The measure of the Government is founded upon propositions not only simple, but sound and incontrovertibly just. There exists, they say, a deficiency in the revenue of the country, which must be supplied; the ordinary expedient of increasing taxation would be resisted by the country, but the end can be attained not by increasing taxation, but by reducing it; the consumption of sugar, which is almost a necessary of life, is greatly impeded by its high price, occasioned by the limited supply from our own possessions, the produce of which is protected against the competition of foreign sugar by a high duty, a policy which can be justified, under any circumstances, only on the plea of absolute necessity; our West-India colonies have now enjoyed that protection sufficiently long to enable them to overcome the embarrassinents attending the transition of their labouring population from bond-men to free-men; by reducing the protecting duty, we should secure commercial advantages of the highest importance to our manufacturers, who would enter into the foreign sugar market, where they are now excluded; it would supply the community at home with sugar at a moderate rate, which would place it at the command of the lower classes in this country; the revenue would be greatly augmented by the vast increase of consumption, and our colonists could have no ground of complaint, but on the plea that protection, to the present extent, is their inalienable right, and that free labour is dearer or less productive than slave labour, which is not only incompatible with the doctrine most strongly urged by the advocates of the abolition of slavery, but is false in fact. The only one of these propositions, which admits of question, is, that the WestIndian colonists have enjoyed their protection from competition with slave colonies a sufficient period to enable them with due diligence to surmount the obstacles thrown in the way of sugar-cultivation by the enfranchisement of their slaves: we think they have, and even if a doubt existed on this point, the interests of the community, who indemnified them for the loss of their slaves, are to be first consulted.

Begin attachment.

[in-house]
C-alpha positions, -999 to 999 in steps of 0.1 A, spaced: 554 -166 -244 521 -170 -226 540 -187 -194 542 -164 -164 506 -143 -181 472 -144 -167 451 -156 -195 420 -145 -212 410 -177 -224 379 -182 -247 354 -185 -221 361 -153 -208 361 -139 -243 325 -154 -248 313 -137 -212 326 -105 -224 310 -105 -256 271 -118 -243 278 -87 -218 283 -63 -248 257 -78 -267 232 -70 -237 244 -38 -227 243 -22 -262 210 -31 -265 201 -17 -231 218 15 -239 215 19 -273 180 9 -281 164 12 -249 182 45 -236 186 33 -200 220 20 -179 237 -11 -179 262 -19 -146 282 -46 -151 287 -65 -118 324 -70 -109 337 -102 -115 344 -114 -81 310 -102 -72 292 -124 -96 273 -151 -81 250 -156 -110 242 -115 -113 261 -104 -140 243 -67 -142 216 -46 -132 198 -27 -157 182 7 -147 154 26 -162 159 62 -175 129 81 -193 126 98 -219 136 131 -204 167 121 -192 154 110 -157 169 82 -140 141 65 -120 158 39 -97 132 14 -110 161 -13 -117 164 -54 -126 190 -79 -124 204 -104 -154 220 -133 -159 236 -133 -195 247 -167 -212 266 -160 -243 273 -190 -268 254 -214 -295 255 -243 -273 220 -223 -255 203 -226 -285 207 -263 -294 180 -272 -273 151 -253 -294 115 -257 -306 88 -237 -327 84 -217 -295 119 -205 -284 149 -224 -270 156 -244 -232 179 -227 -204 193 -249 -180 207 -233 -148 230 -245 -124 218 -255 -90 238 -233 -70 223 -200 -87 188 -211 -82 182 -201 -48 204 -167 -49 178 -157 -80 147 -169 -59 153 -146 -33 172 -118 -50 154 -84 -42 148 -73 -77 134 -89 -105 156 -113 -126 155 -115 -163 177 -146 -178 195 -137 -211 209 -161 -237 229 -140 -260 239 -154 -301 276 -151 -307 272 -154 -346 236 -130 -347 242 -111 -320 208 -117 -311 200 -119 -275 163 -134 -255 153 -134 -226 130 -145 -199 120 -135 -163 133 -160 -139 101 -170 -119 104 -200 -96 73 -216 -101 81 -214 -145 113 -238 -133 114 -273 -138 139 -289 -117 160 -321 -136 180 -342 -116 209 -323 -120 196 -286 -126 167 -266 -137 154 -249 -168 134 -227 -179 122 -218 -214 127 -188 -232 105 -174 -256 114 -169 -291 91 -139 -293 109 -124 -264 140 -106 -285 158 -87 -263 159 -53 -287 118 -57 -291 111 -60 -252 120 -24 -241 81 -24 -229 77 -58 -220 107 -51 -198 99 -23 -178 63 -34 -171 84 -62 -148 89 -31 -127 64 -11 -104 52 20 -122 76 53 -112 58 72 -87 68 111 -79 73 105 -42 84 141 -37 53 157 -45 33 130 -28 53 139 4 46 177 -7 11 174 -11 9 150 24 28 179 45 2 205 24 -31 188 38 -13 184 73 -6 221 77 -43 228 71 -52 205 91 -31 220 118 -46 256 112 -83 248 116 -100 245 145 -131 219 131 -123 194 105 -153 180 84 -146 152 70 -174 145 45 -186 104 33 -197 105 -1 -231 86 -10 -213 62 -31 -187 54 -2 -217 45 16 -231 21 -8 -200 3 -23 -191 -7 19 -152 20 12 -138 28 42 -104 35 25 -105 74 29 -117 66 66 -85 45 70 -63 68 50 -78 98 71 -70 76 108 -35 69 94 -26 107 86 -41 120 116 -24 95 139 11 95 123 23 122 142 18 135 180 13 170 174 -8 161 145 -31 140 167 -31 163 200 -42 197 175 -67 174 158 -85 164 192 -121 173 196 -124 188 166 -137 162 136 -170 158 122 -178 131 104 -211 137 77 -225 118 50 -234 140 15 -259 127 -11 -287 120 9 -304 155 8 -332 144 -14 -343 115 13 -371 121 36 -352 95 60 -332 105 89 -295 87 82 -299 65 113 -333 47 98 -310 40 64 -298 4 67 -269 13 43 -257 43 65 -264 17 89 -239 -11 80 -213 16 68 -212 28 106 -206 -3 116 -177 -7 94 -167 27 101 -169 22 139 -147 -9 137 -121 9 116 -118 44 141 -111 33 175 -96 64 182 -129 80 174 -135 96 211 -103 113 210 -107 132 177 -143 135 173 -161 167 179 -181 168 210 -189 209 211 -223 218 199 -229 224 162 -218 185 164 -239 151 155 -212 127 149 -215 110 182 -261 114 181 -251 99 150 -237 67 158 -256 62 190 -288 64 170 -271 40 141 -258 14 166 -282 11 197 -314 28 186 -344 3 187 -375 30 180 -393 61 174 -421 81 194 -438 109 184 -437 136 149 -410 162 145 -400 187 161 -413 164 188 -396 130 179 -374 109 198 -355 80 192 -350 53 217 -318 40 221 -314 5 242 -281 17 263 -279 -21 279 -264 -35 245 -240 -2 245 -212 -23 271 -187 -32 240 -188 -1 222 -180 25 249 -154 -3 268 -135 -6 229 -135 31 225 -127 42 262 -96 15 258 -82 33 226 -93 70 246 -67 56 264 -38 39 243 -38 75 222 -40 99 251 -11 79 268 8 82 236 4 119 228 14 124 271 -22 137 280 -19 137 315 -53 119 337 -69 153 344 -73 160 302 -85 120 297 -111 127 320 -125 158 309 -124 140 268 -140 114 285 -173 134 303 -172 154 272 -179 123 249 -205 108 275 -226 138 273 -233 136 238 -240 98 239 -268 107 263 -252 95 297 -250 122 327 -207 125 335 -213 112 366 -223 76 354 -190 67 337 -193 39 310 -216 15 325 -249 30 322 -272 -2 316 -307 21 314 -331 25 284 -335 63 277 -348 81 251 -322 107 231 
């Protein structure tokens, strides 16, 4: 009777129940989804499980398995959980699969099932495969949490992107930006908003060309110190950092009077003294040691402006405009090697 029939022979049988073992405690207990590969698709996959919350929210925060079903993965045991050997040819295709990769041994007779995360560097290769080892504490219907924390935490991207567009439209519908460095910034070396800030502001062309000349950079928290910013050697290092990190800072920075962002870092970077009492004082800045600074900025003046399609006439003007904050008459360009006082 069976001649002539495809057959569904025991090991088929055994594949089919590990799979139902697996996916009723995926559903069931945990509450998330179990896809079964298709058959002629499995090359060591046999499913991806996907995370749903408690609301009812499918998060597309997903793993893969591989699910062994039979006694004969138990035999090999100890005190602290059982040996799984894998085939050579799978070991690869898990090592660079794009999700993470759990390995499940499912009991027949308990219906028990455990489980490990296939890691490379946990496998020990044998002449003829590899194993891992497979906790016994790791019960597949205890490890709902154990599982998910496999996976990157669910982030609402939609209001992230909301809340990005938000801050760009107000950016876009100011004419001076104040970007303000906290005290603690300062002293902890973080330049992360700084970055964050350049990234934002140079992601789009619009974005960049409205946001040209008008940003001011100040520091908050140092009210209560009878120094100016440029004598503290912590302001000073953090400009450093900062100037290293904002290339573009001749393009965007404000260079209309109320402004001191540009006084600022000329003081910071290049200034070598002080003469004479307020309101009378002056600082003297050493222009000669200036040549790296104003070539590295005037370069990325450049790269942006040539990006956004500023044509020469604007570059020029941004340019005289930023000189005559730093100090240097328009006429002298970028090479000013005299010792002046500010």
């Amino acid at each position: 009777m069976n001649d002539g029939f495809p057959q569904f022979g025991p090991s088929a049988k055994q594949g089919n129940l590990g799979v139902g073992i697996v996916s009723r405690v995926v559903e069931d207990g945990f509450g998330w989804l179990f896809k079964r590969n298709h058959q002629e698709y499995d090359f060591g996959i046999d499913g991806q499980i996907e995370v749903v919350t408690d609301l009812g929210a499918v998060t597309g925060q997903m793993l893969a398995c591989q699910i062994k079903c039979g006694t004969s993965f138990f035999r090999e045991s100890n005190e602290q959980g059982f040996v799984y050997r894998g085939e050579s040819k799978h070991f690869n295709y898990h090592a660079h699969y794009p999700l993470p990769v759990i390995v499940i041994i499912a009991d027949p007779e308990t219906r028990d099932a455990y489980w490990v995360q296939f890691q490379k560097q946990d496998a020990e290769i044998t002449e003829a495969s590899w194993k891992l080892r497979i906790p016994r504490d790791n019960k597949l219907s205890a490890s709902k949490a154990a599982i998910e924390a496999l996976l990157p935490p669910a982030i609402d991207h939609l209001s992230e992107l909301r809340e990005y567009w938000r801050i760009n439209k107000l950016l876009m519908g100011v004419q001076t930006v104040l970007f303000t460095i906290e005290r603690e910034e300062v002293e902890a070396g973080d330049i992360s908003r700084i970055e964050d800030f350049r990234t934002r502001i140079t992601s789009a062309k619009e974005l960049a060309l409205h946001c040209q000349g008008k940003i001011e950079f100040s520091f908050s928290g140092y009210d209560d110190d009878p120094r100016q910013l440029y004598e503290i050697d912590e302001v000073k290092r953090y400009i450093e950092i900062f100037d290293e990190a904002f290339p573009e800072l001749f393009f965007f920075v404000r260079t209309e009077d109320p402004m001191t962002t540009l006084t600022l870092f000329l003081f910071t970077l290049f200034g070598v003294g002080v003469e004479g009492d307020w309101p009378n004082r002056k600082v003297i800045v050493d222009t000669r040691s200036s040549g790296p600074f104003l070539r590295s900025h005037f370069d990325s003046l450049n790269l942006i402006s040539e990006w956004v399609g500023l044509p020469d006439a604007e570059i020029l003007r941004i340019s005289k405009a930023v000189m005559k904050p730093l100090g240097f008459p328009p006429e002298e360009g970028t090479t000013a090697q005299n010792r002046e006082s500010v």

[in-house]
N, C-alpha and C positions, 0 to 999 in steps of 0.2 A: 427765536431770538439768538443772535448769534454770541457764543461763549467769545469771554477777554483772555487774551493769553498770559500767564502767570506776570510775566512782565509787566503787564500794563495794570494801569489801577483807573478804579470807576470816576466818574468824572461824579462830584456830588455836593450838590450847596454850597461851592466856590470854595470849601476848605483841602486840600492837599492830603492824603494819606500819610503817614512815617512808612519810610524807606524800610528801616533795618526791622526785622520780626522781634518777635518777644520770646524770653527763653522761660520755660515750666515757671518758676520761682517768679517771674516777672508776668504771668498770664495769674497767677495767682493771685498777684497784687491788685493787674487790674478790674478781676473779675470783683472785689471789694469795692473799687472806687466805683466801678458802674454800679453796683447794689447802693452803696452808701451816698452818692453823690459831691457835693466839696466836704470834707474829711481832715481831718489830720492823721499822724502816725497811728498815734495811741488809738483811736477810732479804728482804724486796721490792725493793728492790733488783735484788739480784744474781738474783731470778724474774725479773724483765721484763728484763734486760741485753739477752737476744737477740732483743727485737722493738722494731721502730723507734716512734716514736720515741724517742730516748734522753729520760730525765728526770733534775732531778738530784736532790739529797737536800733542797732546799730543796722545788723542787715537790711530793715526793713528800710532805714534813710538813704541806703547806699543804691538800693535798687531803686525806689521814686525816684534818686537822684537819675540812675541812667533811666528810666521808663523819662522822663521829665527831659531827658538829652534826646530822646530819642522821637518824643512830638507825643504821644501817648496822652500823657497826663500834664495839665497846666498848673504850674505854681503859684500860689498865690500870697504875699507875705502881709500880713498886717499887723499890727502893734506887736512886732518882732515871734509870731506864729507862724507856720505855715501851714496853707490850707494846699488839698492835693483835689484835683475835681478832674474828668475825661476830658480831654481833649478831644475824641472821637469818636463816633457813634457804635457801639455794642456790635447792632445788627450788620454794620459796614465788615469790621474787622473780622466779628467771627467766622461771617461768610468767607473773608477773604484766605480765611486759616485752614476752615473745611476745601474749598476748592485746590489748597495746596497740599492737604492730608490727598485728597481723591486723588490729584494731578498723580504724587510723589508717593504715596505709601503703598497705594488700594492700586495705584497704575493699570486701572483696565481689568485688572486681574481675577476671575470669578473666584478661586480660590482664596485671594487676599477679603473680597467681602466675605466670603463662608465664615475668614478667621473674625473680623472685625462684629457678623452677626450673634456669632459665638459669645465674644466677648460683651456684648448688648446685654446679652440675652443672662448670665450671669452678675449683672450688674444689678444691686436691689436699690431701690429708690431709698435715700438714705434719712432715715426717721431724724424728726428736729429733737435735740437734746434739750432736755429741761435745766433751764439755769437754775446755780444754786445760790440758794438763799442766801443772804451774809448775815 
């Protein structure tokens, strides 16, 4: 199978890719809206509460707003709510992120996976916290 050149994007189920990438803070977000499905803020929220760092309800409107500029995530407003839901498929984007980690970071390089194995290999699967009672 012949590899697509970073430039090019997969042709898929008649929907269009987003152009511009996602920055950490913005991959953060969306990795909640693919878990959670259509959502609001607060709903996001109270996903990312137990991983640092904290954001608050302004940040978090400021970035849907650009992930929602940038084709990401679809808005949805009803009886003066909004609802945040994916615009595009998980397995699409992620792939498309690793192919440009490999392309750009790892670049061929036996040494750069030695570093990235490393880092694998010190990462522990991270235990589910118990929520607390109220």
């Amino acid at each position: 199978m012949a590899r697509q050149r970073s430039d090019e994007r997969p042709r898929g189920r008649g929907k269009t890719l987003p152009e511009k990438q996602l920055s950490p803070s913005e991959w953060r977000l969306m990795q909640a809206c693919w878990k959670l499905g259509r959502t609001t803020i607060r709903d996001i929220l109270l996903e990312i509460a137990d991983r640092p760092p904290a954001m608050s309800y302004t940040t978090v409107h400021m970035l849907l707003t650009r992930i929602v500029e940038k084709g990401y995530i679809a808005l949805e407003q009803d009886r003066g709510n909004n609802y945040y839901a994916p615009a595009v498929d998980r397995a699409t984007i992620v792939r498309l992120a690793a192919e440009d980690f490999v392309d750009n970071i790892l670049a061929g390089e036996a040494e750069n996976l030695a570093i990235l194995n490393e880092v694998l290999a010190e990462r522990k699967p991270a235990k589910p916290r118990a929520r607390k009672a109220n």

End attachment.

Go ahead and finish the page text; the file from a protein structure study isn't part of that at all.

If the propositions of the Government be so just and irrefragable, why are they resisted? This question can be satisfactorily solved only by an analysis of the classes which oppose them, and of the motives of their opposi